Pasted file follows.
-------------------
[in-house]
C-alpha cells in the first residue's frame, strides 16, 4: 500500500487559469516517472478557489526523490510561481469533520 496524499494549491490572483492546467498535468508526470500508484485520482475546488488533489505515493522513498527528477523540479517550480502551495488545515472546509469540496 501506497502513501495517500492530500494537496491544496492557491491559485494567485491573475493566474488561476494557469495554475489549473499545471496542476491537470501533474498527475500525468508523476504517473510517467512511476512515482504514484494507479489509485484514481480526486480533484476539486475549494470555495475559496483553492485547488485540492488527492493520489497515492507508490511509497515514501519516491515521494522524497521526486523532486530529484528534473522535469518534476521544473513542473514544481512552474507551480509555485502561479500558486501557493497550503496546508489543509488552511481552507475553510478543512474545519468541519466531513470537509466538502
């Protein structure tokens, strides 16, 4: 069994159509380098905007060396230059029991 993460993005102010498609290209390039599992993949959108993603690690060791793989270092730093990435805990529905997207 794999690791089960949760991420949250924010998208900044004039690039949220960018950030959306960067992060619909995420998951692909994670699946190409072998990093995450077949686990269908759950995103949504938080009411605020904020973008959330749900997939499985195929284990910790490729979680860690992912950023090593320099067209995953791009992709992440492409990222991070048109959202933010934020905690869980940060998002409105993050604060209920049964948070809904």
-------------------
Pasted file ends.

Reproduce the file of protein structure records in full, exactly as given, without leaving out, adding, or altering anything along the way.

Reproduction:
[in-house]
C-alpha cells in the first residue's frame, strides 16, 4: 500500500487559469516517472478557489526523490510561481469533520 496524499494549491490572483492546467498535468508526470500508484485520482475546488488533489505515493522513498527528477523540479517550480502551495488545515472546509469540496 501506497502513501495517500492530500494537496491544496492557491491559485494567485491573475493566474488561476494557469495554475489549473499545471496542476491537470501533474498527475500525468508523476504517473510517467512511476512515482504514484494507479489509485484514481480526486480533484476539486475549494470555495475559496483553492485547488485540492488527492493520489497515492507508490511509497515514501519516491515521494522524497521526486523532486530529484528534473522535469518534476521544473513542473514544481512552474507551480509555485502561479500558486501557493497550503496546508489543509488552511481552507475553510478543512474545519468541519466531513470537509466538502
């Protein structure tokens, strides 16, 4: 069994159509380098905007060396230059029991 993460993005102010498609290209390039599992993949959108993603690690060791793989270092730093990435805990529905997207 794999690791089960949760991420949250924010998208900044004039690039949220960018950030959306960067992060619909995420998951692909994670699946190409072998990093995450077949686990269908759950995103949504938080009411605020904020973008959330749900997939499985195929284990910790490729979680860690992912950023090593320099067209995953791009992709992440492409990222991070048109959202933010934020905690869980940060998002409105993050604060209920049964948070809904």